Can Your Financial Advisor Give Advice On Crypto? – WorldNewsEra

webnexttech | Can Your Financial Advisor Give Advice On Crypto? - WorldNewsEra

Whether up or down, cryptocurrency garners lots of attention: 94% of financial advisors fielded client questions about cryptocurrency in 2021, according to a survey from Bitwise and ETF Trends.The same survey reports that 47% of advisors hold crypto assets in their personal portfolios.
Yet, only 16% of advisors allocate to crypto in client accounts.
While investors are interested in holding crypto, advisors may seem slow to recommend the digital asset class.
Whether your advisor will help you with crypto investing depends on how the advisor feels about crypto’s outlook, what tools the advisor has available, and your risk tolerance and financial goals.
Read on to learn why your advisor might be reluctant to recommend crypto, what questions to ask your advisor about crypto, and what to do if your advisor won’t provide crypto investing guidance.
Crypto Investing Basics To start, you’ll want to understand the crypto investing landscape so that you’ll have the background knowledge to ask better questions and be more prepared to evaluate the answers.
First, there are different ways to invest in the crypto and blockchain space.
You can buy actual digital currencies like bitcoin BTC or ether ETH .
But you don’t have to.
You can also get crypto exposure indirectly through certain stocks, such as: Cryptocurrency exchange and wallet provider Coinbase.
Digital payments company Block.
Block owns Cash App, which supports bitcoin trading.
Analytics company MicroStrategy MSTR .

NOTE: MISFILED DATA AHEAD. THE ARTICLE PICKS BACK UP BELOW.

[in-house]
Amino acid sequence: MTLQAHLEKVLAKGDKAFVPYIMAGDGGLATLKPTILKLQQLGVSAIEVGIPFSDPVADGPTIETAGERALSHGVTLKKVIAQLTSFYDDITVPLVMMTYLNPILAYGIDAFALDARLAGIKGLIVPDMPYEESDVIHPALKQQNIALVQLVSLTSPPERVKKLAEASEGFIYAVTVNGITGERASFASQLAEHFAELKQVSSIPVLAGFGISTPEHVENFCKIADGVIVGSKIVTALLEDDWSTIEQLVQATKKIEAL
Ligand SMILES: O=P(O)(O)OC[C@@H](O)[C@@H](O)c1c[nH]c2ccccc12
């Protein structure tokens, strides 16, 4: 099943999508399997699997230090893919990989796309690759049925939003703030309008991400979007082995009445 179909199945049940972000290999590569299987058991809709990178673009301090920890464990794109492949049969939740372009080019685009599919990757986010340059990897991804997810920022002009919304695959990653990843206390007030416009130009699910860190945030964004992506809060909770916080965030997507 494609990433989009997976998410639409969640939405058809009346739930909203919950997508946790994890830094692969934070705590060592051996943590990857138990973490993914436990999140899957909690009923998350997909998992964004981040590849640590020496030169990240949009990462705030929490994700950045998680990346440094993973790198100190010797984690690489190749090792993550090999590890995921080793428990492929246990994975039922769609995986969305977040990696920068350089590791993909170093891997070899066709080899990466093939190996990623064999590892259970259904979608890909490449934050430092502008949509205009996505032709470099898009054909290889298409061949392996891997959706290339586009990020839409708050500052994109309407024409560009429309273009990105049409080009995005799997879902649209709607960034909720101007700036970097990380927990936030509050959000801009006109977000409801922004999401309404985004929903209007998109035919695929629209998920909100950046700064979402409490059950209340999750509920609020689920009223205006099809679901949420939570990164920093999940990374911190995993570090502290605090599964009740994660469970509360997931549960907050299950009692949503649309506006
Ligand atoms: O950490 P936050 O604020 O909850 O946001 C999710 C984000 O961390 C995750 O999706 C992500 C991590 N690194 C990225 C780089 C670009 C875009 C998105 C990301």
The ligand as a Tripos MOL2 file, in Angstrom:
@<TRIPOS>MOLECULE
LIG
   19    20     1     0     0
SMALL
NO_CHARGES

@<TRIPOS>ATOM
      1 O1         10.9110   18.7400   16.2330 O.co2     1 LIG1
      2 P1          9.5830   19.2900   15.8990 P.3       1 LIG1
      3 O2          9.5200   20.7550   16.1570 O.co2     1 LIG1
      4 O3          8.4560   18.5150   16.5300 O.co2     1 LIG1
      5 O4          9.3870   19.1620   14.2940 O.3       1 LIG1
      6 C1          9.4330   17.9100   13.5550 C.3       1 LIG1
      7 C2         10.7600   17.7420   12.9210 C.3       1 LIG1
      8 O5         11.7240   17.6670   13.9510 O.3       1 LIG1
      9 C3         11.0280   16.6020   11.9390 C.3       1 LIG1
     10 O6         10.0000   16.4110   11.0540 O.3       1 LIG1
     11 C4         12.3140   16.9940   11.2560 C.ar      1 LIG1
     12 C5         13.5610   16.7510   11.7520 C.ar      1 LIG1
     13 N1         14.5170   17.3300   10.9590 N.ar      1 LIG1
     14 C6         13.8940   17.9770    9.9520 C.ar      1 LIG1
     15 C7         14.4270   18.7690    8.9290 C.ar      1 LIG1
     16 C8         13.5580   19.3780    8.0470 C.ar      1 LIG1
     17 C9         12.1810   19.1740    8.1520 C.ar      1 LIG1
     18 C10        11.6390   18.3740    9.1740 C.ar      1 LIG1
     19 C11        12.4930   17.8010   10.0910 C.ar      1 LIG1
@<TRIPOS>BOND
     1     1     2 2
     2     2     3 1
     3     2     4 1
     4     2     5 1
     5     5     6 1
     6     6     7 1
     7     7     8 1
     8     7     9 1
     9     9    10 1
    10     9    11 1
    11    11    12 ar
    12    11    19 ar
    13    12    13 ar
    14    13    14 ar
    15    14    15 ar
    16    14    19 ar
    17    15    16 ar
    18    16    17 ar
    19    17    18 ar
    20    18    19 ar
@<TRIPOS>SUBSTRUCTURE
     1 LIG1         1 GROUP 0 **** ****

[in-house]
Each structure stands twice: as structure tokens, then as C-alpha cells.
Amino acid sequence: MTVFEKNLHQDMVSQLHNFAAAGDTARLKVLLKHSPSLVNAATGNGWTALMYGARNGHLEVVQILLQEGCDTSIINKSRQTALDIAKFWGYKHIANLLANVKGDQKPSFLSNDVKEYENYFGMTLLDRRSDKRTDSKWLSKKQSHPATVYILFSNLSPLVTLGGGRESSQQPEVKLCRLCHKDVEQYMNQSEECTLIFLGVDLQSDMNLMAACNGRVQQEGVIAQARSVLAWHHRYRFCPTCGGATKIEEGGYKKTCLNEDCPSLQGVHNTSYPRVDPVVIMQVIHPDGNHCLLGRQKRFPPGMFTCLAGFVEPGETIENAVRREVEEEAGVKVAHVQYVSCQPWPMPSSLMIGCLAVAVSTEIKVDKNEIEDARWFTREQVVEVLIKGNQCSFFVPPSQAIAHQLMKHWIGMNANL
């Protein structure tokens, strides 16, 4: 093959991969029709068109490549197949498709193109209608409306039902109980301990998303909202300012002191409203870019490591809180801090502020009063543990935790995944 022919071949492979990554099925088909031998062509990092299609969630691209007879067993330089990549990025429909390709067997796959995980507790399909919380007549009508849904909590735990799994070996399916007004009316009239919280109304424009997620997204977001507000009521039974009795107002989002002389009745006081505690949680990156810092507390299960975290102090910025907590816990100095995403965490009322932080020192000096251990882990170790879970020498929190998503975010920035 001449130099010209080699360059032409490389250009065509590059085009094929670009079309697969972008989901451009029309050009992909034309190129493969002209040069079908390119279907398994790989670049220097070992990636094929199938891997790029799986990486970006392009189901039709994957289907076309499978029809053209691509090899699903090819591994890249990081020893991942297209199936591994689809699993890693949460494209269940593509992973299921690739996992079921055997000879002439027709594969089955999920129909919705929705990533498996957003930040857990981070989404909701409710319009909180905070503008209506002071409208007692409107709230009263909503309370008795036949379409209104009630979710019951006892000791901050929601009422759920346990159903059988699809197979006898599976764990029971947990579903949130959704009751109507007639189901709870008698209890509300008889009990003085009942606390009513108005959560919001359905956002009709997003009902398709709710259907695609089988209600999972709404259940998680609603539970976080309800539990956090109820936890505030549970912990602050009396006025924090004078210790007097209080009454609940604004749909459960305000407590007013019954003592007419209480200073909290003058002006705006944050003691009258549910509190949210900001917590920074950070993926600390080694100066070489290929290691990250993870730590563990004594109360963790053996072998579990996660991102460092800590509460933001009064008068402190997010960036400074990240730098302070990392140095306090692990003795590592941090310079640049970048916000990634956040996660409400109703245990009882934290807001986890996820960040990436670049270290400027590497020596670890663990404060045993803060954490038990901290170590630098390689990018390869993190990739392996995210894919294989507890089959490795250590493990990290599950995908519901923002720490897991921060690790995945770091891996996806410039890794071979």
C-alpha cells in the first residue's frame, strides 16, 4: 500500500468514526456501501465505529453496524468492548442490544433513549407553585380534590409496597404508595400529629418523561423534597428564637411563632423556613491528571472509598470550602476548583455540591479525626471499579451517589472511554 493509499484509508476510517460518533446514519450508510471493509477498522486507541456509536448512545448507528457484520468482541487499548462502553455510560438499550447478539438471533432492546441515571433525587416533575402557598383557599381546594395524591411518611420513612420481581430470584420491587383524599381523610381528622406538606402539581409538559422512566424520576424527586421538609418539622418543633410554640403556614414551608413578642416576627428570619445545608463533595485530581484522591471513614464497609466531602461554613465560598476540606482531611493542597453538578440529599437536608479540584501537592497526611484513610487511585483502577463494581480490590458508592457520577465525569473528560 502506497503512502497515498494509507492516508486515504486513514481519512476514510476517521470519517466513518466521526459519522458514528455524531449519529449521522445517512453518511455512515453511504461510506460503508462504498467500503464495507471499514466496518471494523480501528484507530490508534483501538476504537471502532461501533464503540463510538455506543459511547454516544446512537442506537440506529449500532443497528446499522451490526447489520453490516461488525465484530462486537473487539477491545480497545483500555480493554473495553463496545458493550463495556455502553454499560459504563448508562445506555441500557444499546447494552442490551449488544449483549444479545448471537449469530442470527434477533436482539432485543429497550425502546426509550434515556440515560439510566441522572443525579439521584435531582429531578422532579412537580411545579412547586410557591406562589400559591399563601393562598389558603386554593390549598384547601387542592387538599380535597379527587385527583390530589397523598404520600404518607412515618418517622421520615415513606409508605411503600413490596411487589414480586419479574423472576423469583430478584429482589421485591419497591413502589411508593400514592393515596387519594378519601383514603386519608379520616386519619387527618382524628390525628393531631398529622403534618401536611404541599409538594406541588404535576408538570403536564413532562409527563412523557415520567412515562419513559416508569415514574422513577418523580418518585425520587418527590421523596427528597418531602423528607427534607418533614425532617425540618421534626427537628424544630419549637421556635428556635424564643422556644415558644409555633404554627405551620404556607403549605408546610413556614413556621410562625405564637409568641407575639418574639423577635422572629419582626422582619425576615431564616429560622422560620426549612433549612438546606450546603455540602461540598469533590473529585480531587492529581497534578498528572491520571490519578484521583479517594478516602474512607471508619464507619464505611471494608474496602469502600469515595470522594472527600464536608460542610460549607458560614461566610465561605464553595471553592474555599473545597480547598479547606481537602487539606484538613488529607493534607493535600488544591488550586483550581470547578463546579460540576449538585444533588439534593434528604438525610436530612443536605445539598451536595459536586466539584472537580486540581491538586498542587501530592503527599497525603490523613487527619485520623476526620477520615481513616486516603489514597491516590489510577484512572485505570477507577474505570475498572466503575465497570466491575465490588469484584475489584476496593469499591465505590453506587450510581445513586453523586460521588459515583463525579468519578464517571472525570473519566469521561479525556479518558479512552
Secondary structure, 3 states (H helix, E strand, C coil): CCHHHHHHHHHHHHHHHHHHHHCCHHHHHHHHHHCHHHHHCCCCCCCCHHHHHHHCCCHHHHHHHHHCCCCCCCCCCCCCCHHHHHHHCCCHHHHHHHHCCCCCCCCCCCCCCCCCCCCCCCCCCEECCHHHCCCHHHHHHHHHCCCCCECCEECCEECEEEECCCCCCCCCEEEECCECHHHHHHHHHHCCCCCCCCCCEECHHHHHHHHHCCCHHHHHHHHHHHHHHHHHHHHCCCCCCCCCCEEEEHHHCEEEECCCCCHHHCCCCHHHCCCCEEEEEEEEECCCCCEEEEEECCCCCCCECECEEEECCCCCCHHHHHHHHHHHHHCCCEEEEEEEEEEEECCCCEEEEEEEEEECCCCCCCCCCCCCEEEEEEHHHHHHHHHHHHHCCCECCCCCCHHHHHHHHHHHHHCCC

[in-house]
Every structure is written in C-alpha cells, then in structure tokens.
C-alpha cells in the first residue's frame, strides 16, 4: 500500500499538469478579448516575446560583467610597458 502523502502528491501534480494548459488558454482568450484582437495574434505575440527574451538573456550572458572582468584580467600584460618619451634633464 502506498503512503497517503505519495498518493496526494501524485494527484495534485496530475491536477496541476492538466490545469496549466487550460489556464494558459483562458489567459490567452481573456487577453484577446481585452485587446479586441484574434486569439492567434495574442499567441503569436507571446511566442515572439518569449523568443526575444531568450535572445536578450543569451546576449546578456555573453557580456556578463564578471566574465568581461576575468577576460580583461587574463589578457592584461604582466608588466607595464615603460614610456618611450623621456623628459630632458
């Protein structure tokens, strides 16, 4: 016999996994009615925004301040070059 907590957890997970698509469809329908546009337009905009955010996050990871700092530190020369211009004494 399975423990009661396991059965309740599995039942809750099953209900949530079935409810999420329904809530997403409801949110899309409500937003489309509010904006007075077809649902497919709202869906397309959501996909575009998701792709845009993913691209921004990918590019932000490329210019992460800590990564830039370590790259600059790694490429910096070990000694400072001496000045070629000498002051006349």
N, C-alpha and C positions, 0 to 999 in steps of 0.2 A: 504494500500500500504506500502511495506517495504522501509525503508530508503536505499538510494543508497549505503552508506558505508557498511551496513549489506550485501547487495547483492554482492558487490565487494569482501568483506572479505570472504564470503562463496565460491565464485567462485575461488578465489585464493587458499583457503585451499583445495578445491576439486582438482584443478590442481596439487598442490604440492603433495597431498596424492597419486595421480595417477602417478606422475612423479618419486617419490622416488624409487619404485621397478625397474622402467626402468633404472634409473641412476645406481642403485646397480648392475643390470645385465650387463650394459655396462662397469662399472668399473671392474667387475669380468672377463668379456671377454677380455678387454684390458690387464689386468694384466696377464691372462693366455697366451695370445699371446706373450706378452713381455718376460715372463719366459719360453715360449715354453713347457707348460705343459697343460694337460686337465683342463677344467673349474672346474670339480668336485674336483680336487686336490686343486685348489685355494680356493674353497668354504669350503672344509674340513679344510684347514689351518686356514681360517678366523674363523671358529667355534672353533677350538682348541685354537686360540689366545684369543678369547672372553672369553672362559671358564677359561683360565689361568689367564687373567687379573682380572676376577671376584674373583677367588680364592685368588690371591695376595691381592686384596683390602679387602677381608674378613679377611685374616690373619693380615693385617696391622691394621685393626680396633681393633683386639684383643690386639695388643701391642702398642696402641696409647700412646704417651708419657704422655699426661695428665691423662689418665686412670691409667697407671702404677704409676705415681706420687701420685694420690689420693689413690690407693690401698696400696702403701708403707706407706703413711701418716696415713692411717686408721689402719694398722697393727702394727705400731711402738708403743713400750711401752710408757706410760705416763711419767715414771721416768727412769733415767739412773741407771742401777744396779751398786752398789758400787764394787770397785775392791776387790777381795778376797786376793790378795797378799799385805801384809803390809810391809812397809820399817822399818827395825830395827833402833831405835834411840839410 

The company has a massive bitcoin investment on its balance sheet.
Alternatively, you can invest in crypto-related exchange-traded products.
Some crypto funds hold only crypto stocks, while others track prices on digital currencies and are backed by cryptocurrencies or derivatives contracts.
Why Some Financial Advisors May Be Reluctant to Recommend Crypto Sadly, your advisor might avoid recommending direct or indirect exposure to crypto for a few reasons.
He or she may not have the expertise or the bandwidth to stay current on crypto’s constantly changing landscape.
Or, perhaps your advisor doesn’t like crypto’s risk profile.
After all, recommending a highly volatile asset can create challenging situations for advisors.
Clients will either be elated or angry most of the time.
Neither extreme is ideal.
Another issue is one of advisor compensation.
The big brokerages don’t (yet) support cryptocurrency trading.
If your advisor recommends holding digital currencies directly, you may have to execute the trades yourself.
And any resulting crypto assets would live in an account that’s outside the advisor’s purview.
In that scenario, your advisor either makes no money or less money for sharing crypto advice.
If your advisor charges an annual percentage fee applied to your account balance, that annual compensation would go down when you withdraw funds to buy crypto.
And commission-based advisors simply won’t earn anything on those trades.
Your financial advisor likely doesn’t want to earn less, or even the same, for adding crypto oversight to your service set.
Questions to Ask Your Current Financial Advisor About Crypto Asking questions is the best way to test your financial advisor’s willingness to oversee your crypto assets.
Start with broad questions to test the waters.
Then get more specific if your advisor doesn’t shut down the conversation.
For example: How do you feel about crypto?
There is a wide range of possible answers here.
Some financial professionals liken cryptocurrency trading to gambling.
Others predict bitcoin will skyrocket in value over the next five to 10 years.
Do you personally own digital currencies or crypto assets?
Why or why not?
Can you explain how cryptocurrencies work?
An advisor with crypto expertise should provide an informative and articulate response.
What level of crypto exposure would you recommend?